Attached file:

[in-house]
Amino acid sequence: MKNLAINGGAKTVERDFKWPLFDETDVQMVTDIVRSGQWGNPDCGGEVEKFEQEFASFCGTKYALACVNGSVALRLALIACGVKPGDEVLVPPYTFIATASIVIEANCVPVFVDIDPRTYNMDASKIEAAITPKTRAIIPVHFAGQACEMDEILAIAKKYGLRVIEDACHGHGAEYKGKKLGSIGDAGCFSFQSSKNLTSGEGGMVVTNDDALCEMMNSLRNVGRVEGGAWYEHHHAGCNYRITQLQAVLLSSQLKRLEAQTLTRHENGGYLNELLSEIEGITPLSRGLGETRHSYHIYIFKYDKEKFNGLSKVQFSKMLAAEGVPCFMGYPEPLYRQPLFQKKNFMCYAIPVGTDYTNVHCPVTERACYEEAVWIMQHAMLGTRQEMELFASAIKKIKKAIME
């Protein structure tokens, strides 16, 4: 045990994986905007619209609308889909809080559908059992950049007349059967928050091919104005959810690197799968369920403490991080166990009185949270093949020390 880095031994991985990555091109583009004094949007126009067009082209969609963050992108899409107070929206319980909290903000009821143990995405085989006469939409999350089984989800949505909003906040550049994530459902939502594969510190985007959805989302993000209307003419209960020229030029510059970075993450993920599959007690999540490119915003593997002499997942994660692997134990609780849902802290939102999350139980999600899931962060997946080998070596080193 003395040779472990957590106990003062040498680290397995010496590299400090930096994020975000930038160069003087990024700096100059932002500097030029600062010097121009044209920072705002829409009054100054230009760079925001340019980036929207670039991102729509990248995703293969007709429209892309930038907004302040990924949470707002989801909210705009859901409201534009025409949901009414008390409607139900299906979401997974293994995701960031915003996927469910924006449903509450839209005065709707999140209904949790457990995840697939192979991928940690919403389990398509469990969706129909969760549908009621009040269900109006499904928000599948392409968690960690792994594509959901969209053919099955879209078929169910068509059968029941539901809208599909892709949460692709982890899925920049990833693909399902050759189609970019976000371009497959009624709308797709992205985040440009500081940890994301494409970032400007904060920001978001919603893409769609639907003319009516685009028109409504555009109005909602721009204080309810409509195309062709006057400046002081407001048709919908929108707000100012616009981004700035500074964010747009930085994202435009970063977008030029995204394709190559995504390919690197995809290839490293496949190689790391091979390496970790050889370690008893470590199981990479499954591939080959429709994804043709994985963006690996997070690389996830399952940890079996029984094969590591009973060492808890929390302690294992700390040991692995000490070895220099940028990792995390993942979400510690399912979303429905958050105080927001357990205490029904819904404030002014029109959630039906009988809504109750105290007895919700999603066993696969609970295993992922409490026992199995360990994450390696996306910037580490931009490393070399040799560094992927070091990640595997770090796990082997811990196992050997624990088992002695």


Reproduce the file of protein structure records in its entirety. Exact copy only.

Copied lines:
[in-house]
Amino acid sequence: MKNLAINGGAKTVERDFKWPLFDETDVQMVTDIVRSGQWGNPDCGGEVEKFEQEFASFCGTKYALACVNGSVALRLALIACGVKPGDEVLVPPYTFIATASIVIEANCVPVFVDIDPRTYNMDASKIEAAITPKTRAIIPVHFAGQACEMDEILAIAKKYGLRVIEDACHGHGAEYKGKKLGSIGDAGCFSFQSSKNLTSGEGGMVVTNDDALCEMMNSLRNVGRVEGGAWYEHHHAGCNYRITQLQAVLLSSQLKRLEAQTLTRHENGGYLNELLSEIEGITPLSRGLGETRHSYHIYIFKYDKEKFNGLSKVQFSKMLAAEGVPCFMGYPEPLYRQPLFQKKNFMCYAIPVGTDYTNVHCPVTERACYEEAVWIMQHAMLGTRQEMELFASAIKKIKKAIME
């Protein structure tokens, strides 16, 4: 045990994986905007619209609308889909809080559908059992950049007349059967928050091919104005959810690197799968369920403490991080166990009185949270093949020390 880095031994991985990555091109583009004094949007126009067009082209969609963050992108899409107070929206319980909290903000009821143990995405085989006469939409999350089984989800949505909003906040550049994530459902939502594969510190985007959805989302993000209307003419209960020229030029510059970075993450993920599959007690999540490119915003593997002499997942994660692997134990609780849902802290939102999350139980999600899931962060997946080998070596080193 003395040779472990957590106990003062040498680290397995010496590299400090930096994020975000930038160069003087990024700096100059932002500097030029600062010097121009044209920072705002829409009054100054230009760079925001340019980036929207670039991102729509990248995703293969007709429209892309930038907004302040990924949470707002989801909210705009859901409201534009025409949901009414008390409607139900299906979401997974293994995701960031915003996927469910924006449903509450839209005065709707999140209904949790457990995840697939192979991928940690919403389990398509469990969706129909969760549908009621009040269900109006499904928000599948392409968690960690792994594509959901969209053919099955879209078929169910068509059968029941539901809208599909892709949460692709982890899925920049990833693909399902050759189609970019976000371009497959009624709308797709992205985040440009500081940890994301494409970032400007904060920001978001919603893409769609639907003319009516685009028109409504555009109005909602721009204080309810409509195309062709006057400046002081407001048709919908929108707000100012616009981004700035500074964010747009930085994202435009970063977008030029995204394709190559995504390919690197995809290839490293496949190689790391091979390496970790050889370690008893470590199981990479499954591939080959429709994804043709994985963006690996997070690389996830399952940890079996029984094969590591009973060492808890929390302690294992700390040991692995000490070895220099940028990792995390993942979400510690399912979303429905958050105080927001357990205490029904819904404030002014029109959630039906009988809504109750105290007895919700999603066993696969609970295993992922409490026992199995360990994450390696996306910037580490931009490393070399040799560094992927070091990640595997770090796990082997811990196992050997624990088992002695």